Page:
Holy Methuselah! How in the hell did I do it? Despite Navy service in two wars, fast driving, sloe gin and other life-shortening choices, I’ve made it to really advanced old age.
Add to my wonderment at this moment, a still-vivid memory is as a kid in 1940 watching a downtown parade of Civil War veterans. Boy, were those guys old! They had fought in a war way back in 1865, 75 years ago!
This year will mark the 75th anniversary since the attack on Pearl Harbor that started World War 2. My 19-year-old brother was at Army recruiting the next morning. I was 16 and could hardly wait another year before I joined the Navy.
So, how did I manage to hang around this long? My dad died at age 35 of a disease that could have been cured today with antibiotics. My mom and siblings all made it into their 90s, so maybe genetics is a factor. Of course, much of living a long time is luck, and surviving such human frailty hazards as stupid habits, daily dangers and wars.
For whatever it may be worth to younger readers who ask how the hell did I do it, I offer some thoughts. Important in my advanced old age is that I continue to exercise daily for at least an hour, usually with hikes and pool lane swims.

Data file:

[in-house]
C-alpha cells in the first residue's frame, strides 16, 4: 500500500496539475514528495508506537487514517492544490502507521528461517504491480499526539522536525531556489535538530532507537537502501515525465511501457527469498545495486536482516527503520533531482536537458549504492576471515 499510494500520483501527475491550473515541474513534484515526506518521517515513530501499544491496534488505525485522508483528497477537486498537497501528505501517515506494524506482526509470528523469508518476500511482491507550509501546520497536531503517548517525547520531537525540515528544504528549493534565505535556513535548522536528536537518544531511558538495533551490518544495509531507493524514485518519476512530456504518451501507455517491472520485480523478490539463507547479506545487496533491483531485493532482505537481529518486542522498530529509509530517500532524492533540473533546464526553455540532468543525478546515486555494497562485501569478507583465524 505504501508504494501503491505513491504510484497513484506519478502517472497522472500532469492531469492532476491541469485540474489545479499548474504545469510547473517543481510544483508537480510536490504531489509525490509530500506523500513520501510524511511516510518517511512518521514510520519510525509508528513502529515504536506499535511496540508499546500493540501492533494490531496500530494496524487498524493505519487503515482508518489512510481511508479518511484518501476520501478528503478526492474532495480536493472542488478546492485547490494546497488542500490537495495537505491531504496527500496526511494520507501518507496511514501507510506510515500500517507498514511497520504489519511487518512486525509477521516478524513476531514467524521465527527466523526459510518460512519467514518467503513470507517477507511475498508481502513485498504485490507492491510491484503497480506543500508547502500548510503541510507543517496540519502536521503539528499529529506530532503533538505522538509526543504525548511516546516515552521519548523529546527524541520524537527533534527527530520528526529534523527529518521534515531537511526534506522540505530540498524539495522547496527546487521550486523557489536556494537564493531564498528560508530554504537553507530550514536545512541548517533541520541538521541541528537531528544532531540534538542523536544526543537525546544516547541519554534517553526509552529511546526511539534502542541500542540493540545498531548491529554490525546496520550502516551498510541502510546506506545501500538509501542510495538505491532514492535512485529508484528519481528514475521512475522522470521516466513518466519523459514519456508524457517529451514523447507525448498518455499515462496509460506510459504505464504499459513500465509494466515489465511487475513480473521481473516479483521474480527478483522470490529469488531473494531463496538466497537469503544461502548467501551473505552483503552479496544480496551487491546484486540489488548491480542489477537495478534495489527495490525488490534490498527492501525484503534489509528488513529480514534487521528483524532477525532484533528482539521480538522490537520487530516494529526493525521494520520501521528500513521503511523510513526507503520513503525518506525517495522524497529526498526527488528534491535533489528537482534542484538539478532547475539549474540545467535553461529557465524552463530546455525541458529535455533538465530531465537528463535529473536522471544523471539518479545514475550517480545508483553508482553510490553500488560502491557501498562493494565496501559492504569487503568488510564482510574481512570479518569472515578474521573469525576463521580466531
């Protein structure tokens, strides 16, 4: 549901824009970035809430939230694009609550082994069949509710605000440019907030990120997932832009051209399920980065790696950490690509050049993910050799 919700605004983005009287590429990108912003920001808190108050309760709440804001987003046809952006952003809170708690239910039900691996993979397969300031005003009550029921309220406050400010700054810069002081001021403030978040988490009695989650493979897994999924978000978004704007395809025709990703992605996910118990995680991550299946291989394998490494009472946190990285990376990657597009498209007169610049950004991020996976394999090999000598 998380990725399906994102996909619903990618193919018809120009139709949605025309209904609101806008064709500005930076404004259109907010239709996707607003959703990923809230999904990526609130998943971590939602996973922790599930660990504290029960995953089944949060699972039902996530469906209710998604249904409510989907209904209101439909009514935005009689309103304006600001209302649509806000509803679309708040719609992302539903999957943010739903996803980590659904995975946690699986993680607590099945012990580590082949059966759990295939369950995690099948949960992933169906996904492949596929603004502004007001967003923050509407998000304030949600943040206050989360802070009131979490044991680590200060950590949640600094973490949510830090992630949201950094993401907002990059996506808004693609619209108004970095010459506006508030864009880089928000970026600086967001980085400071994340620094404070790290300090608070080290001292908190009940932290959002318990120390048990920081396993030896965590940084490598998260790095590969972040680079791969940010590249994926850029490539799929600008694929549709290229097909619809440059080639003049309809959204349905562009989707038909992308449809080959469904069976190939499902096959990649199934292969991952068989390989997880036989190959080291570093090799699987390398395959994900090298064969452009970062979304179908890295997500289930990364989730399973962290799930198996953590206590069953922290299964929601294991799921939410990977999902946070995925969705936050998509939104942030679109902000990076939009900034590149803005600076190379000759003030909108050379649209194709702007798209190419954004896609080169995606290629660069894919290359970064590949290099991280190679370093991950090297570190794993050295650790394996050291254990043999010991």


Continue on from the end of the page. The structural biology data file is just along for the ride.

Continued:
When I retired at 65, there were almost 200 pounds of blubber on my 5’8” frame, caused by a four-decade, butt-in-office-chair, overeating career. As soon as I was free, I began the serious exercise routine, and cut way back on calories. I’ve weighed 145 for the past 25 retirement years. I was never stupid enough to get hooked on cigarettes, so breaking that suicidal addiction wasn’t necessary.
I believe daily mental exercise is just as important as physical effort. I avidly follow the news daily, currently hating both major presidential candidates with equal vigor. Out on the street twice every day, shooting photos and getting ideas for the three daily blogs I write, illustrate and post. Because TV is now 90% obnoxiously repeated commercials and moronic talk shows, I read recorded books with my ears for an hour nightly before getting eight hours of sleep.
Of course, I’m thankful to whatever heavenly powers there may be for a hell of a lot of good luck in making it to year 91!